How to make Shopska salad – a classic cucumber tomato salad with onions and feta cheese.
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Read on for relevant tips and workflow steps (1-2 mins)
About This Shopska Salad Recipe (Cucumber and Tomato Salad with Feta)
Shopska salad is a vibrant tomato and cucumber mixture in the spirit of traditional Bulgarian Shopska salata – one of the most popular side dishes in the country.
It brings about the fresh taste of juicy, ripe tomatoes, crunchy cucumbers, onion, and green pepper (optional). All of these veggies are further flavored by fresh parsley, dill and tangy, salty feta cheese. The feta is shredded in order to easily be folded into the other ingredients. As it partially dissolves into the neutral oil (and a touch of vinegar) with which the salad is dressed it coats every bite.
If I had to give up every other salad in the world and only be left with one to enjoy until the rest of my days – this tomato cucumber based deliciousness would be it. I grew up eating it, as can be said of pretty much everyone in Bulgaria. Shopska salad is more than just a staple of Bulgarian cuisine – it is a glorious culinary feat few can fail to appreciate.
The recipe I am sharing here is based on the exact way the salad was prepared by my family in Sofia. For variations see the notes below.
- Tomatoes. Choose organically grown, ripe tomatoes. You want them to be fragrant, sweet and juicy as they comprise the backbone of this salad.
- Cucumber. The best type of cucumber to use is thin-skinned English cucumber or the shorter version of it, Persian cucumbers. English cucumbers are also known as greenhouse or European cucumbers and have a firm flesh, few seeds and mild/sweet, crisp flavor. Simply salad perfect!
- Onion. Yellow onion is the traditional choice for Shopska salad. Substitute with the whites of spring onions or red onions.
- Green pepper. Optional. You can use green bell pepper or sweet green pepper which has much thinner skin.
- Feta. For best results use cows milk feta in brine. It should not be crumbly, but firm enough to be grated. I recommend Bulgarian feta (known as sirene). Others have said (and I whole heartedly agree) that Bulgarian feta is betta!)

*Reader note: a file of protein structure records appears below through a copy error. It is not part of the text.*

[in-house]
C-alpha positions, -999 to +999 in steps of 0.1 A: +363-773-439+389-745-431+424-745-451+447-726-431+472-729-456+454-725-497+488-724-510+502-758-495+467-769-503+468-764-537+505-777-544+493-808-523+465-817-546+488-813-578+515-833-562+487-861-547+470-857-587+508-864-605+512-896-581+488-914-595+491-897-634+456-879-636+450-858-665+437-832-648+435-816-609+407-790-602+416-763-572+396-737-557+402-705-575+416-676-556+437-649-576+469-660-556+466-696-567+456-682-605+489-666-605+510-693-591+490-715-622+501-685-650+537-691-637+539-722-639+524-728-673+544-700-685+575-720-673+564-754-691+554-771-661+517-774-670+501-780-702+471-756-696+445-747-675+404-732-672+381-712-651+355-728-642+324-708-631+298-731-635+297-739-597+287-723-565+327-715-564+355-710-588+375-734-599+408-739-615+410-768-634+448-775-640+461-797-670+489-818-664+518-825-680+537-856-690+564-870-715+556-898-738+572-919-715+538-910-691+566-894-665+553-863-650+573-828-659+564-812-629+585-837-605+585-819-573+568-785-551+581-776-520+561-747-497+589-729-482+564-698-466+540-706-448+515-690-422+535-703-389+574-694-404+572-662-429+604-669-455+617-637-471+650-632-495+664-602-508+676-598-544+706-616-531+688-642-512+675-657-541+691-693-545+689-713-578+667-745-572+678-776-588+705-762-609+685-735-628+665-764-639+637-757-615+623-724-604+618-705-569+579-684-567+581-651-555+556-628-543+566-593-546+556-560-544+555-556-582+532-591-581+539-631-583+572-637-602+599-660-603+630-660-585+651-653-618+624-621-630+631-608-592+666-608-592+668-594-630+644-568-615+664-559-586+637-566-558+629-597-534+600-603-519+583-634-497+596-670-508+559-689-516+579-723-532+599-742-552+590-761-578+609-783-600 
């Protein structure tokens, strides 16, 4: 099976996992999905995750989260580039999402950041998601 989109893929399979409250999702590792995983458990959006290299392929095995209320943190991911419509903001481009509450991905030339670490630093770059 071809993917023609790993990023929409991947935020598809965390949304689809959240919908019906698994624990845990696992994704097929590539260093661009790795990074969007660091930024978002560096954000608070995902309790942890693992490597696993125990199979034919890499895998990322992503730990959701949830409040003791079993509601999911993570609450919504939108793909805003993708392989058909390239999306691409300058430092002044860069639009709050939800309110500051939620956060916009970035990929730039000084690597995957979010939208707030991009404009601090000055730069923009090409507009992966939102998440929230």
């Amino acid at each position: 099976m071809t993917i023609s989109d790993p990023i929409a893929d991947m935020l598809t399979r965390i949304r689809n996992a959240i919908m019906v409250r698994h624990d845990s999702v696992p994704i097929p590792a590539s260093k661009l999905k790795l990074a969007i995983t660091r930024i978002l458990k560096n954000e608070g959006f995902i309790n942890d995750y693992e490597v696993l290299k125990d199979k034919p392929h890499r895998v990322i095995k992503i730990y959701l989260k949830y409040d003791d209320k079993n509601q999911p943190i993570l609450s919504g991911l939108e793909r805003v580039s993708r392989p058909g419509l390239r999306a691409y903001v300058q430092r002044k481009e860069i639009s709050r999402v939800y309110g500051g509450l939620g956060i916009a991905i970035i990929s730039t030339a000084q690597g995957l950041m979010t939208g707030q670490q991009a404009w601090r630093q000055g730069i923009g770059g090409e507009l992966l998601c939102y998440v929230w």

- Parsley. Flat leaf parsley also known as Italian parsley. Add it to taste.
- Dill. Fresh dill typically goes really well with cucumbers and here lends its unique flavor to all the other ingredients.
- Red or white wine vinegar. Optional, see dressing notes below.
- Neutral cooking oil. Sunflower oil (traditional) or vegetable oil because their flavor is neutral. Olive oil is a great alternative.
- Salt. To taste, adjust based on how salty the feta cheese is.
A Tip On Cutting the Tomatoes
You can cut the cucumber, tomato and pepper in any shape you’d like, but for a traditional Shopska salad the veggies are usually chopped.
For the tomatoes it is helpful to remove the seeds and the gel-like sacs that surround them first. This allows you to control the moisture they will bring to the salad.
Here is how to properly cut the tomatoes for Shopska salad.
- Be sure to use a sharp slicing knife to handle the delicate texture. A serrated knife can work too.
- Begin by slicing each tomato in half – down from the top near the base of the stem. Carve out the stem and its immediately surrounding flesh. Cut each half in two.
- Working with each tomato quarter use the tip of the knife to force the seeds out or use a small spoon to scoop them out. Then slice each quarter into wedges and chop those into dice.
Workflow for Tomato Cucumber Salad with Feta
- Prep. Peel the cucumber, quarter it lengthwise and dice. Chop the green pepper (if using) and the onion, then dice the tomatoes as described above. Pick the parsley leaves and give them a rough chop, do the same for the dill.
- Assemble. Place the chopped veggies and herbs in a bowl and drizzle with oil. Season with a bit of salt. If your tomatoes were not too acidic, add a splash of red wine vinegar. Otherwise you may leave it out. Mix everything together.
- Feta! Carefully grate the feta cheese using a box grater. If you use the large shred side (see above) the feta flavor will come through more powerfully. The fine side (see picture below) results in a better distribution of the feta and the overall flavor comes through in a milder way. You can grate the feta separately on a plate and then cover the salad with it or grate it directly over the salad.
Dressing for Cucumber Tomato Salad with Feta